Iraqi Shiite cleric Moqtada al-Sadr.
HAIDAR HAMDANI/AFP/Getty Images
An Election in Baghdad
June 27, 2018 9:16 AM
The Trump administration has its attention fixed on Iran, and there is much to worry over coming out of Tehran. The theocratic regime is funding terrorist organizations across the Middle East, abetting rogue states from Syria to North Korea, abusing its citizens, and almost certainly constructing a deliverable nuclear weapon. But the threats from Iran are no good reason for the Trump administration’s neglect of neighboring Iraq. The administration’s unconcern comes straight from the top: The president came into office proclaiming the Iraq war to have been a mistake and an unqualified disaster, even pretending to have opposed it. His recent triumphalist claim that the United States has rid the region of ISIS gave the strong impression that, with the mission completed, he will have nothing more to do with Iraq.
But Iraq will have plenty more to do with us, whether we like it or not. ISIS has lost territory but remains capable of mounting guerrilla attacks across Iraq, and al-Qaeda is a resurgent presence in both Iraq and war-torn Syria. If the government in Baghdad falls into chaos or collapses altogether—or if Iran’s proxies succeed in turning Iraq into a client state—it’s difficult to see any outcome that doesn’t involve the hegemonic mullahs waging even more aggressive wars against its enemies, who are America’s friends.
Meanwhile, the Iraqi government teeters. On May 19, Moqtada al-Sadr’s Sairoon alliance won 54 of the Iraqi parliament’s 329 seats—the most of any single political faction. Sadr, as readers will remember from the long years of the Iraq war, led a militia called the Mahdi Army that carried out suicide bombings and other attacks against coalition forces. As recently as January 2016, his soldiers kidnapped three American contractors and held them for more tahn a month. He is now one of Iraq’s most popular politician-clerics.
Sadr is being joined by the staunchly pro-Iran Fatah party, led by Hadi al Amiri, which won 47 seats. Western diplomats are sometimes prone to saying they can work with anybody who fought ISIS, as Amiri and his confederates did, but this is not so. The members of Iraq’s Fatah are anti-American fanatics. The faction of Haider al Abadi, whose Victory party controls another 42 seats, has also joined Sadr and Amiri. If Nouri al Maliki follows, as is predicted, Sadr’s coalition will have a parliamentary majority—168 seats—and a devoted enemy of the United States will take control of Iraq’s government.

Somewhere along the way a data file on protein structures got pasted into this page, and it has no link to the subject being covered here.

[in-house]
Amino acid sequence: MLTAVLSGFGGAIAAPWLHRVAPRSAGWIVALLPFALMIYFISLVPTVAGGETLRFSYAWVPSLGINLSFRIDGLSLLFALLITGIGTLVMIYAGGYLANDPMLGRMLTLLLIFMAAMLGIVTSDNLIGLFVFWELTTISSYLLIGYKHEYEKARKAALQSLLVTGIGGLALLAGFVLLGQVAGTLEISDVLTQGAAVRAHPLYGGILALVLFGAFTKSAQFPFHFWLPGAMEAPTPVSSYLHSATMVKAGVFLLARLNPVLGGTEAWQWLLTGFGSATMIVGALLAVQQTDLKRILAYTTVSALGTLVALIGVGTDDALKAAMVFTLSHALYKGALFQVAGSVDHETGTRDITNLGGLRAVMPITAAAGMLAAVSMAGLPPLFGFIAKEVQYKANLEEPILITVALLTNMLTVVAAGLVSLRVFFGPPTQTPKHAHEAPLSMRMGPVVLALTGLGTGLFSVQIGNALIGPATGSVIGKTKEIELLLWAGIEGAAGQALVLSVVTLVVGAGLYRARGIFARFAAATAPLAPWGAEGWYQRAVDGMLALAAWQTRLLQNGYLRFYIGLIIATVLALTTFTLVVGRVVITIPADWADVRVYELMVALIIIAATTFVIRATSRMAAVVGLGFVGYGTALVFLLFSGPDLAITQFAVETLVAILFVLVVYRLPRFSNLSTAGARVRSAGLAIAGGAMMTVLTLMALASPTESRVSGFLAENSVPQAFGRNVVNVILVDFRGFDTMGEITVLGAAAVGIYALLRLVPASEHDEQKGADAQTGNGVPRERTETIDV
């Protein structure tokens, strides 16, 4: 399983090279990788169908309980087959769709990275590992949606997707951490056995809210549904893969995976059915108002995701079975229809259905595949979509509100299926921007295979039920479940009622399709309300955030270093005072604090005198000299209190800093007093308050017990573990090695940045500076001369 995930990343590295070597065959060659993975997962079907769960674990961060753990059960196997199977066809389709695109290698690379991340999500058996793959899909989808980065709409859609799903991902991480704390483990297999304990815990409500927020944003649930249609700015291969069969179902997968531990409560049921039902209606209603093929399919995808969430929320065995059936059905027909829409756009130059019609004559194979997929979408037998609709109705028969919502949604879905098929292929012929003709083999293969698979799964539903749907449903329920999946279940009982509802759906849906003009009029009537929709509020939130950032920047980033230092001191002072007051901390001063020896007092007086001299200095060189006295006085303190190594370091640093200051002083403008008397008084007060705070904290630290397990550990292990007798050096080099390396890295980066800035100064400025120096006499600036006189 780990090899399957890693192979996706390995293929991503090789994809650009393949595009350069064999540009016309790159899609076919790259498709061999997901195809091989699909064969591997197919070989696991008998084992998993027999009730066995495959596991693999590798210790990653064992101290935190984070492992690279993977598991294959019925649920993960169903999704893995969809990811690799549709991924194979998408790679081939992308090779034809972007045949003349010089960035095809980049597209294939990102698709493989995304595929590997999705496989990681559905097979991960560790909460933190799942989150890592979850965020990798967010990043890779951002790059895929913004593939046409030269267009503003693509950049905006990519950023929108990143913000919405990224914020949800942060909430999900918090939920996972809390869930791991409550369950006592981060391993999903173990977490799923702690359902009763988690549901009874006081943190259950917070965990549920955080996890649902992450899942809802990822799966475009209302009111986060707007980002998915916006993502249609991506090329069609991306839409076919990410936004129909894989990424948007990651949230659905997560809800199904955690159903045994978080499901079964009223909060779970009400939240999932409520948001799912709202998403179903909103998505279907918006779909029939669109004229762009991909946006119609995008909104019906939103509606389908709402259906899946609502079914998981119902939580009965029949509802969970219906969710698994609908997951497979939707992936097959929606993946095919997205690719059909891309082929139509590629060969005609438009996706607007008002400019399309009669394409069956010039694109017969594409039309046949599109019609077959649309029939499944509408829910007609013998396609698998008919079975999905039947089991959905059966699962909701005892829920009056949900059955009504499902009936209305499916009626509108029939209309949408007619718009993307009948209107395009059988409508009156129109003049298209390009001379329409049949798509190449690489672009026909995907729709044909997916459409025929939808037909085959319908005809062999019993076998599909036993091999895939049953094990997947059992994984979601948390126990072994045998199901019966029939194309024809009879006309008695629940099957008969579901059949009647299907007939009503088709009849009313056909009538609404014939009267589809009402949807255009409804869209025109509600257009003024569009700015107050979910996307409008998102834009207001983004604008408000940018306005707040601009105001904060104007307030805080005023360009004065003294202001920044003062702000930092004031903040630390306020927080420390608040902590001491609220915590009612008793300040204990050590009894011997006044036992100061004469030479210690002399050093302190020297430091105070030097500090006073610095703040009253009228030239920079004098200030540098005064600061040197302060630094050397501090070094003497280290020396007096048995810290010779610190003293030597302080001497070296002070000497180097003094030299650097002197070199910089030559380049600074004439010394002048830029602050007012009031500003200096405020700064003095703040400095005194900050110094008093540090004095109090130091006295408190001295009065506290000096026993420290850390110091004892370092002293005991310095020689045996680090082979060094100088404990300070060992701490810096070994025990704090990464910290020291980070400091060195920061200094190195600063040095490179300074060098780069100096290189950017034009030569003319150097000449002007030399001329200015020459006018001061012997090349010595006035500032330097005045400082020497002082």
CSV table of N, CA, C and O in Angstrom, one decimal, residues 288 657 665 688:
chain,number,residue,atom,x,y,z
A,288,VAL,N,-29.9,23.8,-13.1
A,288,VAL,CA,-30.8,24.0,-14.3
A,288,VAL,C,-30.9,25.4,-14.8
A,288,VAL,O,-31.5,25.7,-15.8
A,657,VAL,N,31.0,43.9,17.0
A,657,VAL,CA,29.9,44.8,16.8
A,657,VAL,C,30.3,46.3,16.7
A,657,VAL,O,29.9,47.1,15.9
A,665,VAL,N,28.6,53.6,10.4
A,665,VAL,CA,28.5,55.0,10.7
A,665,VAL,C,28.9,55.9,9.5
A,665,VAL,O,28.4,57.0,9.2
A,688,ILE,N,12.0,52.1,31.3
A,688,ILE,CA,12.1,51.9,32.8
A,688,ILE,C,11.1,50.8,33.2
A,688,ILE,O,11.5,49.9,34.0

Turnout was poor in the May election. The results are contested, and a partial recount is underway. On June 10, further reducing confidence in the election results, a ballot-box storage facility housing some half of Baghdad’s ballots caught fire. Abadi claimed foul play. Others, such as Maan alHetawi, the chairman of Iraq’s board of election commissioners, disagreed and argued that “the fire [did] not affect the election results.”
No matter the outcome of that fight, the alliance between Sadr and Amiri confirms the extent of Iran’s influence on Iraqi politics. Amiri once led a fanatically pro-Iranian militant group called the Badr Brigade, and he fought on Iran’s side in the Iran-Iraq War of the 1980s. As recently as 2013 he was openly expressing loyalty to Qassem Soleimani, now the head of Iran’s Revolutionary Guard.
Whereas Amiri is vociferously pro-Iran in public, Sadr has been much less so. He purports to criticize Iran, and his followers in Najaf and elsewhere are keen on demanding that Iran stay out of Iraqi affairs. Yet, in the late 2000s, he was summoned to Iran—to the holy city of Qom, to “study”—and he remains under the spell of Tehran.
Iraq’s future appears bleak. A sometime terrorist is likely to take the premiership, his coalition partners are sympathetic to Iran’s expansionism, and the country is again a breeding ground for both an allegedly vanquished ISIS and a thriving al Qaeda. We hope the State Department is doing what it can to prevent Baghdad’s rapprochement with Tehran—furthering the cause of Kurdish independence comes to mind. If Iraq fails, America’s enemies in the Middle East will have doubled or tripled their strength.
Donald Trump may wish to ignore Iraq. But if the president believes his own rhetoric about the threats from Iran, and if he’s serious about defeating jihadists in the region, he’d be wise to resist that temptation.